Serendipity. The Oxford English Dictionary defines serendipity as “the faculty of making happy and unexpected discoveries by accident”.  As an aside, the word appears to have originated with a Persian fairytale – The Three Princes of Serendip (now Sri Lanka), wherein the princes are famous for making ingenious, accidental discoveries. A few more recent serendipitous discoveries that most of us know about include penicillin, X-rays, and Viagra! But I digress.

In May of 2013, I took my first trip to Cuzco, Peru, where I was serendipitously assigned a local guide by the name of Washington Gibaja Tapia. On that day, I made a lifelong friend of an extraordinary man who proudly traces his heritage back to the ancient Incas.

From my pre-trip research and what I subsequently learned from Washi, I know that Machu Picchu was originally intended to be the terminus of a spiritual pilgrimage. Because my personal mantra is, “If it’s easy, it’s not worth doing”, it didn’t sit right with me to arrive in Machu Picchu by train and bus. Instead, I set out on an arduous seven-day trek (albeit I enjoyed luxurious accommodations every night), a journey that forever changed me by awakening in me an awareness that the universe hums with the energy of a powerful, but unfathomable sentience.

I returned home and spent over a year reading everything I could find on the history of the Incas and the conquistadors, and then went back to Peru in 2015 in order to do first-hand research. While in Peru, I asked everyone I met three questions: Why was Machu Picchu built in such an inaccessible place? What was its original purpose? And how was it kept hidden from the Spaniards who most certainly would have destroyed it? The beautifully mystical explanations of shamans, historians, and astronomers compelled me to write a fictionalized account of the Incas’ version of what happened during the time of the Spanish invasion.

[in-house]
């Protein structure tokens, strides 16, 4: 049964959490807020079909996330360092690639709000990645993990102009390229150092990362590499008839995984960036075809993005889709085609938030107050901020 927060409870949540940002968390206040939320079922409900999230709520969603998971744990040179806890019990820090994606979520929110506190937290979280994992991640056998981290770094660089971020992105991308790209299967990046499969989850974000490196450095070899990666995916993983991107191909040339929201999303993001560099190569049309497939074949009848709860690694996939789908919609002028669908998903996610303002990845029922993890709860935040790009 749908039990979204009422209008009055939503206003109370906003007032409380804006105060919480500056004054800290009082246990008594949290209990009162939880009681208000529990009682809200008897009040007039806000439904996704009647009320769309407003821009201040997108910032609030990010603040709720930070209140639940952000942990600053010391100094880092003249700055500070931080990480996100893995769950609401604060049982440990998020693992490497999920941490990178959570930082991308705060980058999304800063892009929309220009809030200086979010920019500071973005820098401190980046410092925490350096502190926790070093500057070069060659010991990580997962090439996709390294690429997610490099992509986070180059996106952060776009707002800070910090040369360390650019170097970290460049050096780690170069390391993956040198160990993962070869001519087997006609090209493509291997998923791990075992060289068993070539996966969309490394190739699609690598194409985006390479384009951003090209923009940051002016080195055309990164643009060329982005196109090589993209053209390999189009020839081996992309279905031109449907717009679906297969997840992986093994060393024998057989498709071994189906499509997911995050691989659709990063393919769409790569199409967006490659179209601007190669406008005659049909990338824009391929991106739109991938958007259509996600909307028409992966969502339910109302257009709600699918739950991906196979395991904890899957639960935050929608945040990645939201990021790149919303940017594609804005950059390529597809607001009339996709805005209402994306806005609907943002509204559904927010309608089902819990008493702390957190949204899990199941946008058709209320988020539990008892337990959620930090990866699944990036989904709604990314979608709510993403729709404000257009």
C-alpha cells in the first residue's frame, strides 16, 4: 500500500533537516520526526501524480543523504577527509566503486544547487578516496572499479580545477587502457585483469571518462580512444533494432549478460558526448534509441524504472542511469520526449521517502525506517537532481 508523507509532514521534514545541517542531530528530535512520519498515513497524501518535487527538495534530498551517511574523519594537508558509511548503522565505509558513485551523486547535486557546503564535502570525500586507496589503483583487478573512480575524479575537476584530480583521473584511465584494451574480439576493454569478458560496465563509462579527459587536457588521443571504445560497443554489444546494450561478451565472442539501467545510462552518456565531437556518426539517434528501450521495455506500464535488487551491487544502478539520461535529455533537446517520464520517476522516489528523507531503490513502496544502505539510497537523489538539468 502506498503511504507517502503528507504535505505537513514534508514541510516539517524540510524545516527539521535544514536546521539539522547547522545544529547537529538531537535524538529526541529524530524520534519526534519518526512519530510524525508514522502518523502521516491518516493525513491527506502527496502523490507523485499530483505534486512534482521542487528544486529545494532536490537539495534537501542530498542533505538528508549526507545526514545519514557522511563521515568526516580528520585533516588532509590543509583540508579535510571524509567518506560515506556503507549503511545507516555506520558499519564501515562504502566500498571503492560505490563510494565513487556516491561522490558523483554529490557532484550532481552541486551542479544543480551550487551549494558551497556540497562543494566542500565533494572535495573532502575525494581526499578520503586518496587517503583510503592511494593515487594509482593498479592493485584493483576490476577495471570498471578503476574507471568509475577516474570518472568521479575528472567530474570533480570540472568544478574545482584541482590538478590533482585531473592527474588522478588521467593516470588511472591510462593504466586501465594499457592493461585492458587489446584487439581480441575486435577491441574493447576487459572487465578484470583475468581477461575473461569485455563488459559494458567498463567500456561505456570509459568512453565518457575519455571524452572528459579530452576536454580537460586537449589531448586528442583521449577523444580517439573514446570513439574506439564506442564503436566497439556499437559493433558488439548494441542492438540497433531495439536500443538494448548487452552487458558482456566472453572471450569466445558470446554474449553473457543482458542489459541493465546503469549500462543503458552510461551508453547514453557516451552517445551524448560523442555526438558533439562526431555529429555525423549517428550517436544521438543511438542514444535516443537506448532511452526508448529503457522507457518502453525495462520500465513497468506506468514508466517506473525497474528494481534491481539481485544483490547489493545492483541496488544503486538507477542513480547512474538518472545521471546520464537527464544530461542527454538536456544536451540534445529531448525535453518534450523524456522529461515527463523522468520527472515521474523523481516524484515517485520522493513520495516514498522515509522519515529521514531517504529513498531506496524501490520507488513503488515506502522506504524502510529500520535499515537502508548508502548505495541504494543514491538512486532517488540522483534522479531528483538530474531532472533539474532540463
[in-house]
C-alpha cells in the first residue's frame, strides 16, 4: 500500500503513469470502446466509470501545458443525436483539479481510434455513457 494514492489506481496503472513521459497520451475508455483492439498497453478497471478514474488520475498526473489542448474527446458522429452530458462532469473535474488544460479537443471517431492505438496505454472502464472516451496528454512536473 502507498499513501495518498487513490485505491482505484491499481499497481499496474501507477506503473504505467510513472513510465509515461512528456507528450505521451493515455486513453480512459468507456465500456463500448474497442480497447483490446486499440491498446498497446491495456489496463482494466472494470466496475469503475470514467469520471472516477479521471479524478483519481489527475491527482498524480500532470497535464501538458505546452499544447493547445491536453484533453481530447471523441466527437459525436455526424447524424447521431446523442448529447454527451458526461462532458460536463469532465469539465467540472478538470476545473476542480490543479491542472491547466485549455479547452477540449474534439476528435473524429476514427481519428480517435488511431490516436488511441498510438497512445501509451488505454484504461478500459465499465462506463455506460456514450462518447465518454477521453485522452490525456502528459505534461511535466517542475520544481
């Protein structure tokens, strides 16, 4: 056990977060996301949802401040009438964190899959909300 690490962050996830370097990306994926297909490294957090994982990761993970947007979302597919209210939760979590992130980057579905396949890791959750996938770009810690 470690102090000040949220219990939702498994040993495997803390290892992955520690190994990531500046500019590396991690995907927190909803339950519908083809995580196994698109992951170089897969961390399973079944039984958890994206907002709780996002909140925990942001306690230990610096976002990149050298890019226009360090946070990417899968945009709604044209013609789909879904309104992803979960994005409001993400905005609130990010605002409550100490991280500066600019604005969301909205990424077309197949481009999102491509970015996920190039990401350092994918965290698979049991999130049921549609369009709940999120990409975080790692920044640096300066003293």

So, it was serendipity that brings me to where I am today – looking forward to launching my novel, The Serpent, The Puma, and The Condor: A Tale of Machu Picchu. Set in the 1500s against the backdrop of Pizarro’s conquest of Peru, the story is told from two points of view, weaving Inca history and spiritual beliefs into a tale of ruthless individuals who attacked and annihilated a highly developed society for no purpose other than to enrich themselves. While both perspectives have been thoroughly researched, it is the Inca point of view that prevails, lending the story a magical quality.

I look forward to creating future posts that will hopefully keep you interested and entertained. And I look forward to hearing from you. Rather than a monologue-blog, let’s make this a dialogue-blog!


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